Tufts University. (2014, April 16). Progress in understanding immune response in severe schistosomiasis. ScienceDaily. Retrieved October 23, 2014 from www.sciencedaily.com/releases/2014/04/140416101341.htm
Tufts University. "Progress in understanding immune response in severe schistosomiasis." ScienceDaily. www.sciencedaily.com/releases/2014/04/140416101341.htm (accessed October 23, 2014).

Share This



More Health & Medicine News

Thursday, October 23, 2014

Featured Research

from universities, journals, and other organizations


Featured Videos

from AP, Reuters, AFP, and other news services

Breakfast Debate: To Eat Or Not To Eat?

Breakfast Debate: To Eat Or Not To Eat?

Newsy (Oct. 23, 2014) Conflicting studies published in the same week re-ignited the debate over whether we should be eating breakfast. Video provided by Newsy
Powered by NewsLook.com
Ebola Fears Keep Guinea Hospitals Empty

Ebola Fears Keep Guinea Hospitals Empty

AP (Oct. 23, 2014) Fears of Ebola are keeping doctors and patients alike away from hospitals in the West African nation of Guinea. (Oct. 23) Video provided by AP
Powered by NewsLook.com
Despite Rising Death Toll, Many Survive Ebola

Despite Rising Death Toll, Many Survive Ebola

AP (Oct. 23, 2014) The family of a Dallas nurse infected with Ebola in the US says doctors can no longer detect the virus in her. Despite the mounting death toll in West Africa, there are survivors there too. (Oct. 23) Video provided by AP
Powered by NewsLook.com
Orthodontist Mom Jennifer Salzer on the Best Time for Braces

Orthodontist Mom Jennifer Salzer on the Best Time for Braces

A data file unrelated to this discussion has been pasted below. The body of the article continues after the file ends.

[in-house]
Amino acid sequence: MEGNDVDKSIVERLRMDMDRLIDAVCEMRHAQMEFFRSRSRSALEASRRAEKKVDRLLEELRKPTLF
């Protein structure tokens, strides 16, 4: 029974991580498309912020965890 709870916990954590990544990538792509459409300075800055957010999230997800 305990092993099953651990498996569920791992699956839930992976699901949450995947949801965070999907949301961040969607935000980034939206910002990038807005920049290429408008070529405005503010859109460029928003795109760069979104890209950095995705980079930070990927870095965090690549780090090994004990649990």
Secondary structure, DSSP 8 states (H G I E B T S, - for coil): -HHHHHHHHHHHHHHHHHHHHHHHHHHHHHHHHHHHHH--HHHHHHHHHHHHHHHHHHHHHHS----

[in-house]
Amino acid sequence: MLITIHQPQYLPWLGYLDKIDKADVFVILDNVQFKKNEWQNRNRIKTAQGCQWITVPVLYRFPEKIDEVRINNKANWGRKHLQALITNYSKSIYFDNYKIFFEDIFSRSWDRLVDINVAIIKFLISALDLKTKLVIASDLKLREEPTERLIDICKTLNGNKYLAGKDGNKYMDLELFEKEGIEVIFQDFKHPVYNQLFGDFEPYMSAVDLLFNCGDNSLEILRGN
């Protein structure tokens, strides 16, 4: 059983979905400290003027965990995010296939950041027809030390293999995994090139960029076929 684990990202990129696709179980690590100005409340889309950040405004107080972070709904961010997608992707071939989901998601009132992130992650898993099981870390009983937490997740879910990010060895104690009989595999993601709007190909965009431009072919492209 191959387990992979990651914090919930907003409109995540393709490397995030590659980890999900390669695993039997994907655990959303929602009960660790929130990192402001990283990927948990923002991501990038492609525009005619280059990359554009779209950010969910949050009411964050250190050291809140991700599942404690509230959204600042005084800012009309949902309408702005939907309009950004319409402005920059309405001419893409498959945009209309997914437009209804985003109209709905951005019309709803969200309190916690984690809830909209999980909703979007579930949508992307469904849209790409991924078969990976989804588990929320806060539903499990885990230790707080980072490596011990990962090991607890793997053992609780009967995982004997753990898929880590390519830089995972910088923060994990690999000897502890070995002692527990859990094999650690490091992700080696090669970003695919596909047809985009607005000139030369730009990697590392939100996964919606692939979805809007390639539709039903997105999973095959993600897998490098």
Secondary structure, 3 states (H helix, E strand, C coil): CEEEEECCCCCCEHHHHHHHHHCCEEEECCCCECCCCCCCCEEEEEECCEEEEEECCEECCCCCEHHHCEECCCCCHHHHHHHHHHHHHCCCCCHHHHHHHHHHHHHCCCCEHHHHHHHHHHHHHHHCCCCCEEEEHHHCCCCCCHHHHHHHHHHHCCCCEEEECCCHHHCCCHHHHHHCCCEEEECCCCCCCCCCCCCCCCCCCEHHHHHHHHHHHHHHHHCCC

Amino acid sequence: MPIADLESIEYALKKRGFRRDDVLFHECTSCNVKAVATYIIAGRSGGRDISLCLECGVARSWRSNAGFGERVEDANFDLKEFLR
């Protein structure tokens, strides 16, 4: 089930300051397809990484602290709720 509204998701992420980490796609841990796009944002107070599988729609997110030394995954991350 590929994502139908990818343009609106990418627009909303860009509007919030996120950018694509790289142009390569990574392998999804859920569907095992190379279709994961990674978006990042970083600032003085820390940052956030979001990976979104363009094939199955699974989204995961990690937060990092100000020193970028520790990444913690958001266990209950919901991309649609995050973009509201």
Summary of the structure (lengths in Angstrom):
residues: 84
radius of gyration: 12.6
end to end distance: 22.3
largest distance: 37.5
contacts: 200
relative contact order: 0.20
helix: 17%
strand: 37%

Working Mother (Oct. 22, 2014) Is your child ready? Video provided by Working Mother
Powered by NewsLook.com

Search ScienceDaily

Number of stories in archives: 140,361

Find with keyword(s):
Enter a keyword or phrase to search ScienceDaily for related topics and research stories.

Save/Print:
Share:

Breaking News:

Strange & Offbeat Stories


Health & Medicine

Mind & Brain

Living & Well

In Other News

... from NewsDaily.com

Science News

Health News

Environment News

Technology News



Save/Print:
Share:

Free Subscriptions


Get the latest science news with ScienceDaily's free email newsletters, updated daily and weekly. Or view hourly updated newsfeeds in your RSS reader:

Get Social & Mobile


Keep up to date with the latest news from ScienceDaily via social networks and mobile apps:

Have Feedback?


Tell us what you think of ScienceDaily -- we welcome both positive and negative comments. Have any problems using the site? Questions?
Mobile: iPhone Android Web
Follow: Facebook Twitter Google+
Subscribe: RSS Feeds Email Newsletters
Latest Headlines Health & Medicine Mind & Brain Space & Time Matter & Energy Computers & Math Plants & Animals Earth & Climate Fossils & Ruins